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Federal Circuit: FOCUSVISION Confusingly Similar to FOCUS

Focusvision Worldwide, Inc. (FocusVision) appealed the TTAB’s decision sustaining the opposition to the registration of its mark FOCUSVISION due to a likelihood of confusion with two FOCUS marks owned by Information Builders, Inc. (IBI). With its gaze focused on the factors set forth in In re E. I. DuPont de Nemours & Co., the Federal Circuit upheld the TTAB’s determination that a likelihood of confusion existed between the marks FOCUSVISION, for services including “online access to software for use in collecting, storing, and sharing data from consumer surveys,” in Class 42, and FOCUS for goods including “computer programs for database management”, “computer software for database management,” and “computer database programs for use in connection with decision support, analysis, and reporting programs,” in Class 9.

In looking to the first Dupont factor, the Federal Circuit found the marks confusingly similar. Specifically, the Court rejected FocusVision’s argument that the TTAB had improperly dissected its mark when it found the term “FOCUS” was the dominant element. The TTAB is permitted to give greater weight to one feature of a mark so long as the mark is assessed in its entirety. Because FocusVision had adopted the totality of the registered marks as the first word in its mark, and because the addition of the term “VISION” did not alter the commercial impression of the mark, the TTAB did not err in finding the marks confusingly similar.

The Court then turned to the second DuPont factor to ascertain the similarities of the parties’ goods and services. Although FocusVision argued the goods and services were improperly conflated by the TTAB, the Federal Circuit found that the goods and services overlap and are, at a minimum, closely related. FocusVision also argued the goods and services differed because IBI’s goods do not concern market research. The Federal Circuit, however, pointed out that IBI’s registrations placed no limitations on the field of use. Because the IBI identification does not include an express limitation, IBI could offer its goods in the same field as FocusVision; namely, market research.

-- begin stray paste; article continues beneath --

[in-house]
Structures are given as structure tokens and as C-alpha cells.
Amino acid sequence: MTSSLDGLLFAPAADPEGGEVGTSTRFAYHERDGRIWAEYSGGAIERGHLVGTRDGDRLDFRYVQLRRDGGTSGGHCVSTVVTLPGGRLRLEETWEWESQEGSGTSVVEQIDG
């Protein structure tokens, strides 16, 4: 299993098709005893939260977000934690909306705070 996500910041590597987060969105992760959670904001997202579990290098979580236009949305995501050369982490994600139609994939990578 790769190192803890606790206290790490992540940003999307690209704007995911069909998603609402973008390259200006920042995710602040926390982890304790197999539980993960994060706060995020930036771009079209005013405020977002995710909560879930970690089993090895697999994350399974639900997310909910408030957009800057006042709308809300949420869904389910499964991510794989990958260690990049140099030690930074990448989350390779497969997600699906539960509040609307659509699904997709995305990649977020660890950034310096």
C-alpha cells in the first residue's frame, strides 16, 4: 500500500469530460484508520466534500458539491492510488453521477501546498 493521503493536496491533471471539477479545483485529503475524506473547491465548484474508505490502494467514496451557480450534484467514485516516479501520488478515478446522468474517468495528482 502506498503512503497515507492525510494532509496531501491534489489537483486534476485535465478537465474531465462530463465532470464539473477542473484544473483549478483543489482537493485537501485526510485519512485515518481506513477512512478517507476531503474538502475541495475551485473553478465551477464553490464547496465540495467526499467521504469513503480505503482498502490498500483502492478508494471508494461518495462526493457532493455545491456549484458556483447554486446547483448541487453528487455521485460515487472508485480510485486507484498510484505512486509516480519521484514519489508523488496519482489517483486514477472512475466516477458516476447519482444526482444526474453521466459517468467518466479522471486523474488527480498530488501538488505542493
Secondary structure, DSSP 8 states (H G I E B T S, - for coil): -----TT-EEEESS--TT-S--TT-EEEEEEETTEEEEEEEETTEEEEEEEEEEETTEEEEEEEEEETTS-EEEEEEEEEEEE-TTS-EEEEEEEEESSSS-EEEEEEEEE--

The third and fourth Dupont factors compare the parties’ trade channels and purchasers. FocusVision attempted to limit the channels of trade when it argued that its services are offered only through its online web portal.  In contrast, IBI’s registrations contain no such limitations regarding its channels of trade. Accordingly, the Court held that the goods and services are presumed to flow through the same trade channels. 

FocusVision also asserted that confusion is unlikely because consumers will exercise a high degree of care when purchasing the relatively expensive goods and services of the respective parties. The Federal Circuit was unpersuaded, noting that not every consumer of FocusVision’s services has significant knowledge of market research software and, to the extent they do, even sophisticated consumers are likely to confuse similar marks.